There are few places you can go that technology has not touched in a significant way. The construction industry is no different as tablets, construction management apps, and BIM models are already a part of how business is done. However, a new breed of technology is being developed and may be hitting jobsites nationwide and in the near future. Driverless construction vehicles are being developed by major manufacturers, like Komatsu, and have the potential to make the construction site a more efficient and safer place.
Introducing Driverless Construction Technology
Driverless construction vehicles use 3D imaging, developed by aerial footage and laser sensors, to map out the construction area. A 3D model is created using the site development plan. The driverless machines themselves use GPS technology, sensors, and cameras to navigate the area and to allow operators to pinpoint their location. Site plans, data collected from the machinery, and maps are used to determine the degree to which they should function on site. For example, this information gathered can help a machine determine how much ground to move.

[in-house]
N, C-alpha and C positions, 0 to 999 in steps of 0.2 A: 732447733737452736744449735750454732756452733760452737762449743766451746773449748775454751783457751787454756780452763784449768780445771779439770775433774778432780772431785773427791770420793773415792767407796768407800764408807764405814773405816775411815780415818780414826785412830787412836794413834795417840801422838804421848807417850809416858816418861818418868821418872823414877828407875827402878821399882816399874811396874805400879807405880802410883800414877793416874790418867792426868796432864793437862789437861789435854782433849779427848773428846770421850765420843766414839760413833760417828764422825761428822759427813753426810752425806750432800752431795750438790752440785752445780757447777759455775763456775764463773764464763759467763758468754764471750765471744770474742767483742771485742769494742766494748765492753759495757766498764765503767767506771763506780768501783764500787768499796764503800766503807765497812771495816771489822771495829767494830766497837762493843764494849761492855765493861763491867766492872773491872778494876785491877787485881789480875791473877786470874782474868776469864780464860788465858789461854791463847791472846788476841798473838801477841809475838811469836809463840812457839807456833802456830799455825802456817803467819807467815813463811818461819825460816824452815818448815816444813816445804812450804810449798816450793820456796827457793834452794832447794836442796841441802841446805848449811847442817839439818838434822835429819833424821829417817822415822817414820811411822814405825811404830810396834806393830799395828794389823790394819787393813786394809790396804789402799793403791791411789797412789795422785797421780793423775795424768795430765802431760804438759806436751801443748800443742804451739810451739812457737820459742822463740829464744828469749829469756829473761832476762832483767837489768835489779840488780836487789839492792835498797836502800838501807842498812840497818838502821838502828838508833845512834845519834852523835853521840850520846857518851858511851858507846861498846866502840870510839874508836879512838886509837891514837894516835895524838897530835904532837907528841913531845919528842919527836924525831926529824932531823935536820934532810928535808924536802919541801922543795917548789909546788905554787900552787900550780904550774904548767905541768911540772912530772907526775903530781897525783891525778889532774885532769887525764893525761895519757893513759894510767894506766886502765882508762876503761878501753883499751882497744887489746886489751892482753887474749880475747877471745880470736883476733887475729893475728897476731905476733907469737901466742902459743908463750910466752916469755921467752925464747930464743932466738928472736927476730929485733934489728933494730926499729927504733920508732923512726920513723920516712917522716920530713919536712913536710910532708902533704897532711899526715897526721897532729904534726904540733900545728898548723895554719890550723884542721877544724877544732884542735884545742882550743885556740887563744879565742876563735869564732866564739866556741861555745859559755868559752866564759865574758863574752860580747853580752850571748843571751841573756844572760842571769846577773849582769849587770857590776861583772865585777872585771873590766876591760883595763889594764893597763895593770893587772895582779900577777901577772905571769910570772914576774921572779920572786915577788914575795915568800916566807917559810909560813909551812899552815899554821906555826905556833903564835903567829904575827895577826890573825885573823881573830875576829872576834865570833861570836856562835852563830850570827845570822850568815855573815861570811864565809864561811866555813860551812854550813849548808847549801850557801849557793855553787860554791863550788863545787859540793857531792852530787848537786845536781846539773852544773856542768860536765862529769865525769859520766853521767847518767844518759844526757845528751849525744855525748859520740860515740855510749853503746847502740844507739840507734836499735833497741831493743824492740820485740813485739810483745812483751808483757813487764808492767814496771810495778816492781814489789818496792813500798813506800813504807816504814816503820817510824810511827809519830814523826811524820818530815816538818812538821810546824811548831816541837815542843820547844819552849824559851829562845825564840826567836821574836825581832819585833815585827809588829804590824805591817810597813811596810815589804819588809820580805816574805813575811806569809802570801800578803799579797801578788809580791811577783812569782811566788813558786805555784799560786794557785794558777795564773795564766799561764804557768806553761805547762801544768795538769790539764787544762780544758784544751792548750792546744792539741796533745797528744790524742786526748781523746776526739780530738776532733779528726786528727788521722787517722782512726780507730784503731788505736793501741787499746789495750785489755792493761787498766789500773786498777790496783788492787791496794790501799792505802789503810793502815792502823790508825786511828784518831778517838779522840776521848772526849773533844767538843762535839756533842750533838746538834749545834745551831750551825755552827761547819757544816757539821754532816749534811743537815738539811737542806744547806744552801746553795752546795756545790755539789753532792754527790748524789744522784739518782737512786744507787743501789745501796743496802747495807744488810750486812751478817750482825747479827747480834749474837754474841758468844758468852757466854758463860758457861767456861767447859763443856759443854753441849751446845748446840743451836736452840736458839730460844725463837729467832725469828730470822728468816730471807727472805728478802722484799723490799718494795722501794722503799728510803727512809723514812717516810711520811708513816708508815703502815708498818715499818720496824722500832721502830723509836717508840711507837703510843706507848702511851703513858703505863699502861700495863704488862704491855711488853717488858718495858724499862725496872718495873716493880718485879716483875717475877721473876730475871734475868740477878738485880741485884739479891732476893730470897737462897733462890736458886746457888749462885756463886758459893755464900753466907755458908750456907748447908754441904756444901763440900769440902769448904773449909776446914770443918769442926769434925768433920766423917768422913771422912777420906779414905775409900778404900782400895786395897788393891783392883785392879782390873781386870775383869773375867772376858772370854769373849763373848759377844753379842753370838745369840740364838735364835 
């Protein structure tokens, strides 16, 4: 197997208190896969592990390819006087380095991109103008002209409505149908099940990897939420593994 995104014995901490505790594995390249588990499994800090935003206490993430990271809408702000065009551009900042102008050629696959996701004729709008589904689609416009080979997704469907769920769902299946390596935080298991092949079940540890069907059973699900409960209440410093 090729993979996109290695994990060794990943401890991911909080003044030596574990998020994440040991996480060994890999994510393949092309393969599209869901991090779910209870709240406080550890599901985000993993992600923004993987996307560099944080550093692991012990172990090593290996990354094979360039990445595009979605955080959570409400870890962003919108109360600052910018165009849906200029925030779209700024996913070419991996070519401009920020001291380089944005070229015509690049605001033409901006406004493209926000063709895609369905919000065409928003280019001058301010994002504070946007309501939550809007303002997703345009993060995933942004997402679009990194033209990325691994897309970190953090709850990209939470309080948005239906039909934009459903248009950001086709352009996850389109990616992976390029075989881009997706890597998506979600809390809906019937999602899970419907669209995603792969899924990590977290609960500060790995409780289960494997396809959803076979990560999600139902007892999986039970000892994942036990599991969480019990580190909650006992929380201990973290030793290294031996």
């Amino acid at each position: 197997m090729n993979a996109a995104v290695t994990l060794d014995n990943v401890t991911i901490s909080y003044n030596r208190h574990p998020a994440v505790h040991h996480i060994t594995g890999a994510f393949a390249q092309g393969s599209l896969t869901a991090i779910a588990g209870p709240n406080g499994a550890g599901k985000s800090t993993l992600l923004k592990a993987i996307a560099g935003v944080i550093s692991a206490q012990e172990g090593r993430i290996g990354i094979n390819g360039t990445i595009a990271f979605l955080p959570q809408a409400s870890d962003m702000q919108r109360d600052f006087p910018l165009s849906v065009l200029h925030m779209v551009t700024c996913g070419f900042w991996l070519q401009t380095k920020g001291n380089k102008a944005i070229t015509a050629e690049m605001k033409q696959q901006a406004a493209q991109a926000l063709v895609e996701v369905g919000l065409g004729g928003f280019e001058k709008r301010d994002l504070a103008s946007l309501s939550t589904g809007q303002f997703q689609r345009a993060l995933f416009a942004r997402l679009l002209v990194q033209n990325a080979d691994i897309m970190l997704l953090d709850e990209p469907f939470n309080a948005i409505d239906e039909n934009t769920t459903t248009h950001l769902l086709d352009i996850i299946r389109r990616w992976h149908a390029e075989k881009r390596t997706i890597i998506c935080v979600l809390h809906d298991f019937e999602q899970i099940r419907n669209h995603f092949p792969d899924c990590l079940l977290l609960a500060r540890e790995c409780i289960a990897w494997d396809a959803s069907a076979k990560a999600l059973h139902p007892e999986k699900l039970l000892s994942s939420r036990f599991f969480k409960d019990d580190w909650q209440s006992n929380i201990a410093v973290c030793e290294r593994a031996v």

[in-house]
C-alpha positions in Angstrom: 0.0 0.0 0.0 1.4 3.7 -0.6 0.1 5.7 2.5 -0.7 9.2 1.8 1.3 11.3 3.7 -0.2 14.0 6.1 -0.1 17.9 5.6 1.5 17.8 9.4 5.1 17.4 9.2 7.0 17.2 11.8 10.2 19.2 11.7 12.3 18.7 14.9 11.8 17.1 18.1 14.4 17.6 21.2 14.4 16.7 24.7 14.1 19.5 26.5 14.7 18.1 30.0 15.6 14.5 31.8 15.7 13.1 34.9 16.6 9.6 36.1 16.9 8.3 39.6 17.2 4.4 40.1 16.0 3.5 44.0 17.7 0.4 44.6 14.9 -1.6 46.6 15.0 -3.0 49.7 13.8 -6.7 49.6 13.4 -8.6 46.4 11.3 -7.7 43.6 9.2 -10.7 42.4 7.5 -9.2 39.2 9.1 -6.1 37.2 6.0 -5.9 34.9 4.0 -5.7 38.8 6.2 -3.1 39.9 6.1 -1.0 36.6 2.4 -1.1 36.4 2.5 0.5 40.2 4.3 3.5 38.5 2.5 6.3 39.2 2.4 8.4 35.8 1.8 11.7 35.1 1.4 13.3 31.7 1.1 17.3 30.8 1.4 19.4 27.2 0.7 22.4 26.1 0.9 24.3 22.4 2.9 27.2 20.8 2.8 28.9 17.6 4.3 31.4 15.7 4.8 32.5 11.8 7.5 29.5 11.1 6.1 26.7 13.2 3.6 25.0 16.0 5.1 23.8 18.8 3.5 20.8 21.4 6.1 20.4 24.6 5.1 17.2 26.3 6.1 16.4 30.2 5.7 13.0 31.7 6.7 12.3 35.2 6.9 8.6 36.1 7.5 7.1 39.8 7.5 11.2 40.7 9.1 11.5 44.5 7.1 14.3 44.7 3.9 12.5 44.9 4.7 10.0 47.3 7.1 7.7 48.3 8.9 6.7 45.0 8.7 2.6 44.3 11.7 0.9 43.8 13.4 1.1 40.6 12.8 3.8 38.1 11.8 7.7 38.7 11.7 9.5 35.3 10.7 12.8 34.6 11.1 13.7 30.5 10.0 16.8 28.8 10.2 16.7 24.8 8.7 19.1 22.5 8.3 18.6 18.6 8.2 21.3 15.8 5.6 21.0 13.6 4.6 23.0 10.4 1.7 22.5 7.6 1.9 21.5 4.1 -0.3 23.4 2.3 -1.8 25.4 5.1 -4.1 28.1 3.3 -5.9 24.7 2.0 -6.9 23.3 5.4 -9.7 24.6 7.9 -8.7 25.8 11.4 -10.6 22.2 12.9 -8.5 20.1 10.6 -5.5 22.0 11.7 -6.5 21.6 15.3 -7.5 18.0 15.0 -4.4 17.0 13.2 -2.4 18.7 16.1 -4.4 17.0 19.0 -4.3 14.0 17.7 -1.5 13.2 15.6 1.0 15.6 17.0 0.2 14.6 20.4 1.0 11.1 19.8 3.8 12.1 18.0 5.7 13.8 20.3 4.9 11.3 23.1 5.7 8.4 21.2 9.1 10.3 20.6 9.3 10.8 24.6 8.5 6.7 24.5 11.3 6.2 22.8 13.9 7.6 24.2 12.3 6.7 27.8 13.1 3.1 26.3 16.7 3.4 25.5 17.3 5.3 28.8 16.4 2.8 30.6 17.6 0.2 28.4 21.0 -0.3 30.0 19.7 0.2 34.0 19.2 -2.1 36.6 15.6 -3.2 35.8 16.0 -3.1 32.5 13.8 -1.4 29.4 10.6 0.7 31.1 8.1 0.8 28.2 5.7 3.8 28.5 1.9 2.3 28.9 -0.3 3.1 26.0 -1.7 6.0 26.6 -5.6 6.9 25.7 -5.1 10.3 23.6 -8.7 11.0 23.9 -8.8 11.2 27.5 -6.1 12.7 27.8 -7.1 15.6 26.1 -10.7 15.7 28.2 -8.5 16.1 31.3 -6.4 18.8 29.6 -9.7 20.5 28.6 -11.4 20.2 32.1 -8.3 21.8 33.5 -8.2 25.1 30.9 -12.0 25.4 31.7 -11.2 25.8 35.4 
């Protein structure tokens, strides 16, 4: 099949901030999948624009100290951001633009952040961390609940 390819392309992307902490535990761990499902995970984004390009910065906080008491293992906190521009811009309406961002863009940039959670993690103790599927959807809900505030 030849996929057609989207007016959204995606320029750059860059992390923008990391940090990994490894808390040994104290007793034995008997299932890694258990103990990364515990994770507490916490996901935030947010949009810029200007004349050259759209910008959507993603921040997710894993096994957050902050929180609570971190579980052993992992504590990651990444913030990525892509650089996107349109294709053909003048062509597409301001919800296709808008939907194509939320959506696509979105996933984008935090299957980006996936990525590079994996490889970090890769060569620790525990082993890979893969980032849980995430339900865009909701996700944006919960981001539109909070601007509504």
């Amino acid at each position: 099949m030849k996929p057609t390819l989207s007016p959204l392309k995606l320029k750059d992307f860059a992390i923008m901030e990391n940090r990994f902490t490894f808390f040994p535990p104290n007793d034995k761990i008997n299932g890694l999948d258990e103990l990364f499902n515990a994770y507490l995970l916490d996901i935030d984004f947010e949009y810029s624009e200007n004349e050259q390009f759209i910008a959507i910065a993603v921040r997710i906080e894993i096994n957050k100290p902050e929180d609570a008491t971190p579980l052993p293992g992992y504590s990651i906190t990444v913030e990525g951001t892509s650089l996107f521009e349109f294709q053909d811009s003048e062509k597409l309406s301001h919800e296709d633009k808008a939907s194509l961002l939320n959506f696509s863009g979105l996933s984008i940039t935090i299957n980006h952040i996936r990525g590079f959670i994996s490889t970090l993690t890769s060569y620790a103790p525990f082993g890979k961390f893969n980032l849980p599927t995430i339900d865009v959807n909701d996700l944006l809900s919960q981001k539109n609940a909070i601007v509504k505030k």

Applications for Driverless Construction Vehicles
Driverless construction vehicles can take on a number tasks on the construction site. This includes:
- Bulldozers: Bulldozers, like the ones being developed by Komatsu, are navigated using 3D CAD construction data.
- Dump trucks: These vehicles use GPS to move materials throughout the site.
Benefits of Driverless Construction Vehicles
There is a concern that these vehicles may eventually eliminate jobs in the construction industry. However, as any St. Petersburg construction attorney would tell you, technology applied correctly, replaces barriers, not necessarily people. These vehicles still have to be piloted and will present the following benefits.
- Efficient operation: Driverless vehicles can be programmed to perform tasks more accurately with a more efficient use of time spent.
- Safety: By taking the operator out of the vehicle, you reduce the likelihood of fatigue and human error.
- Solving worker shortages: There’s an emerging shortage of heavy machinery operators. Operating driverless machines is a skill that may be able to be taught quickly, especially to millennials.
Disclaimer: The information contained in this article is for general educational information only. This information does not constitute legal advice, is not intended to constitute legal advice, nor should it be relied upon as legal advice for your specific factual pattern or situation.